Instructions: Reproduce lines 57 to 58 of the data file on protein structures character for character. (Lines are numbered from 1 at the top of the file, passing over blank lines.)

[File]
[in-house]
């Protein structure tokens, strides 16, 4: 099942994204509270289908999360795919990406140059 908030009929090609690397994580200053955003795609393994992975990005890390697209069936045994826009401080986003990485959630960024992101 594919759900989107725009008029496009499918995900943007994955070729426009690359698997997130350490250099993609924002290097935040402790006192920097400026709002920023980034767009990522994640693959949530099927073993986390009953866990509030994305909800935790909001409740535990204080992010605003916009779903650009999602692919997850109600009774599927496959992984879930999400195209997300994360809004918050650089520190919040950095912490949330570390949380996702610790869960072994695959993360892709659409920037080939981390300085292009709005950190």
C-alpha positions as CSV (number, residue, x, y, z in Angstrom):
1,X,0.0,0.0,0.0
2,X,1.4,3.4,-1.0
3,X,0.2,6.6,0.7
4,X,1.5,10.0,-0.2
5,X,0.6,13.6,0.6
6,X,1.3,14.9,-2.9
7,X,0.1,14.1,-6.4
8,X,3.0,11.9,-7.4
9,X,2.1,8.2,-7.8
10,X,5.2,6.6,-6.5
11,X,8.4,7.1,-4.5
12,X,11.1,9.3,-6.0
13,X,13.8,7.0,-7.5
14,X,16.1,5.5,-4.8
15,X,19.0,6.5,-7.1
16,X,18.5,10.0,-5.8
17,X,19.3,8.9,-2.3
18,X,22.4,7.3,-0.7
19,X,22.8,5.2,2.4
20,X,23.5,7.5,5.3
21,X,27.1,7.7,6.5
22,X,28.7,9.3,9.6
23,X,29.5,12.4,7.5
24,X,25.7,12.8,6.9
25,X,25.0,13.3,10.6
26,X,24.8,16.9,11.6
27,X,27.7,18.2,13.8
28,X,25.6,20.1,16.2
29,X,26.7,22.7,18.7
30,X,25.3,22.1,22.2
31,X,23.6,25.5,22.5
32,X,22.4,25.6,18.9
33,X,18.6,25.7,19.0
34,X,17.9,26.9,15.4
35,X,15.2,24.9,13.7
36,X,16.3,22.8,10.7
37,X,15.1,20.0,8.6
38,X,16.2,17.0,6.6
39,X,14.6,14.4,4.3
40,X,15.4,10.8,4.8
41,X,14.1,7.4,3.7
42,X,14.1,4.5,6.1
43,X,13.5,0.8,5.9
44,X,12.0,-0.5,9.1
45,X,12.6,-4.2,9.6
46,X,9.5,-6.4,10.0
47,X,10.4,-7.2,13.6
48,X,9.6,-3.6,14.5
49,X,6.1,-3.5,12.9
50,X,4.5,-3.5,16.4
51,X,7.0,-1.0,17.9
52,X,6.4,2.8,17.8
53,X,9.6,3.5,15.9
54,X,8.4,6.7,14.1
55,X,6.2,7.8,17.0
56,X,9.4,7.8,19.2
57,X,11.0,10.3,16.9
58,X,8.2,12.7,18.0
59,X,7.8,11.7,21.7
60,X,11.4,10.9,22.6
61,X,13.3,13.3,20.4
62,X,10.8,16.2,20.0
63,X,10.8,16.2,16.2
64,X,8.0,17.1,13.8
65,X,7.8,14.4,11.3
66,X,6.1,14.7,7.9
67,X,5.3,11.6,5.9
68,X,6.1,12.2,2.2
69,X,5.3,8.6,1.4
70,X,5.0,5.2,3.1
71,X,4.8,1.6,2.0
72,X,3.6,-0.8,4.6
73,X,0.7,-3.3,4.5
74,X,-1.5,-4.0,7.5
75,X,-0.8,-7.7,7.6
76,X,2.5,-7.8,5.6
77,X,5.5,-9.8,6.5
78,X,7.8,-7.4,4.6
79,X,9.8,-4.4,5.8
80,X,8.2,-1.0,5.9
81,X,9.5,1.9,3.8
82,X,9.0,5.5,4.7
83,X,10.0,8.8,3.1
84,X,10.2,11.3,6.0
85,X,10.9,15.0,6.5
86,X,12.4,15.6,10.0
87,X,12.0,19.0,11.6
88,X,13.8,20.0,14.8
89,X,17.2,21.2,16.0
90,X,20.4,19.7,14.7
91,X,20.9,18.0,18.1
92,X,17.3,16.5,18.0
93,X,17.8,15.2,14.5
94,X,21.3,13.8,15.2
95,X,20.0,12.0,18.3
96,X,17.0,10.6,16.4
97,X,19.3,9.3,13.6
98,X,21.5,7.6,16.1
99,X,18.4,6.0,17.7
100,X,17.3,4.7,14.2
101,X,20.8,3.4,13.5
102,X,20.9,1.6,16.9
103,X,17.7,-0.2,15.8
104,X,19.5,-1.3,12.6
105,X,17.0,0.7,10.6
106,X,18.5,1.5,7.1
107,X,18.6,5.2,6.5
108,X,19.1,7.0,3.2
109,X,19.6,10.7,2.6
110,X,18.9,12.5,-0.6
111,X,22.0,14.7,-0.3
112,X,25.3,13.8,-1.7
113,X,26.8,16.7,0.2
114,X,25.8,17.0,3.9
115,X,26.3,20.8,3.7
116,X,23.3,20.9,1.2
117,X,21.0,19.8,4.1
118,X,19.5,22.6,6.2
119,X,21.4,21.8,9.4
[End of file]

54,X,8.4,6.7,14.1
55,X,6.2,7.8,17.0